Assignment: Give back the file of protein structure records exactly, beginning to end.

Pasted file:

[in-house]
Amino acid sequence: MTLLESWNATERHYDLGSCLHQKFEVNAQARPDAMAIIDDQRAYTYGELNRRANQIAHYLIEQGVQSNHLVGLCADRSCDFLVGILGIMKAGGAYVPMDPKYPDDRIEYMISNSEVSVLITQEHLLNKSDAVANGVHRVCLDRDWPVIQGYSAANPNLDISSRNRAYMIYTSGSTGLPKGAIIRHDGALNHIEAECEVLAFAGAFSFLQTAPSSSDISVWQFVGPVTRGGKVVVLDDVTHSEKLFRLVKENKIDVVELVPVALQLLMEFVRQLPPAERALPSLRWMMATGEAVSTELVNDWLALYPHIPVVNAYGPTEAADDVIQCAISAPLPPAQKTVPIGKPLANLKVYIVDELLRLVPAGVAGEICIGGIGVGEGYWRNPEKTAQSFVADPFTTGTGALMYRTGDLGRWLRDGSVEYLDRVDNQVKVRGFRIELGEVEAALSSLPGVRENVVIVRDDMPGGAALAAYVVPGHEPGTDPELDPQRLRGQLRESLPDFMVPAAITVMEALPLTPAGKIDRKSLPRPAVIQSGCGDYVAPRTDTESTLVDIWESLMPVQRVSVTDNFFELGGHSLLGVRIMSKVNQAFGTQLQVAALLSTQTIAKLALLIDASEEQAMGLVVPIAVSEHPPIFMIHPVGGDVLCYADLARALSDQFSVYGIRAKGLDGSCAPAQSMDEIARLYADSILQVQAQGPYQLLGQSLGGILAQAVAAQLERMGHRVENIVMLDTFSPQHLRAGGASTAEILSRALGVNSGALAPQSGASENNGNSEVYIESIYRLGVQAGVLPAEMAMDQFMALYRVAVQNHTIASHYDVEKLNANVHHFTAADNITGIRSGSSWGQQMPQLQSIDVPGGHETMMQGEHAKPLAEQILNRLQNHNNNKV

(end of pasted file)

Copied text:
[in-house]
Amino acid sequence: MTLLESWNATERHYDLGSCLHQKFEVNAQARPDAMAIIDDQRAYTYGELNRRANQIAHYLIEQGVQSNHLVGLCADRSCDFLVGILGIMKAGGAYVPMDPKYPDDRIEYMISNSEVSVLITQEHLLNKSDAVANGVHRVCLDRDWPVIQGYSAANPNLDISSRNRAYMIYTSGSTGLPKGAIIRHDGALNHIEAECEVLAFAGAFSFLQTAPSSSDISVWQFVGPVTRGGKVVVLDDVTHSEKLFRLVKENKIDVVELVPVALQLLMEFVRQLPPAERALPSLRWMMATGEAVSTELVNDWLALYPHIPVVNAYGPTEAADDVIQCAISAPLPPAQKTVPIGKPLANLKVYIVDELLRLVPAGVAGEICIGGIGVGEGYWRNPEKTAQSFVADPFTTGTGALMYRTGDLGRWLRDGSVEYLDRVDNQVKVRGFRIELGEVEAALSSLPGVRENVVIVRDDMPGGAALAAYVVPGHEPGTDPELDPQRLRGQLRESLPDFMVPAAITVMEALPLTPAGKIDRKSLPRPAVIQSGCGDYVAPRTDTESTLVDIWESLMPVQRVSVTDNFFELGGHSLLGVRIMSKVNQAFGTQLQVAALLSTQTIAKLALLIDASEEQAMGLVVPIAVSEHPPIFMIHPVGGDVLCYADLARALSDQFSVYGIRAKGLDGSCAPAQSMDEIARLYADSILQVQAQGPYQLLGQSLGGILAQAVAAQLERMGHRVENIVMLDTFSPQHLRAGGASTAEILSRALGVNSGALAPQSGASENNGNSEVYIESIYRLGVQAGVLPAEMAMDQFMALYRVAVQNHTIASHYDVEKLNANVHHFTAADNITGIRSGSSWGQQMPQLQSIDVPGGHETMMQGEHAKPLAEQILNRLQNHNNNKV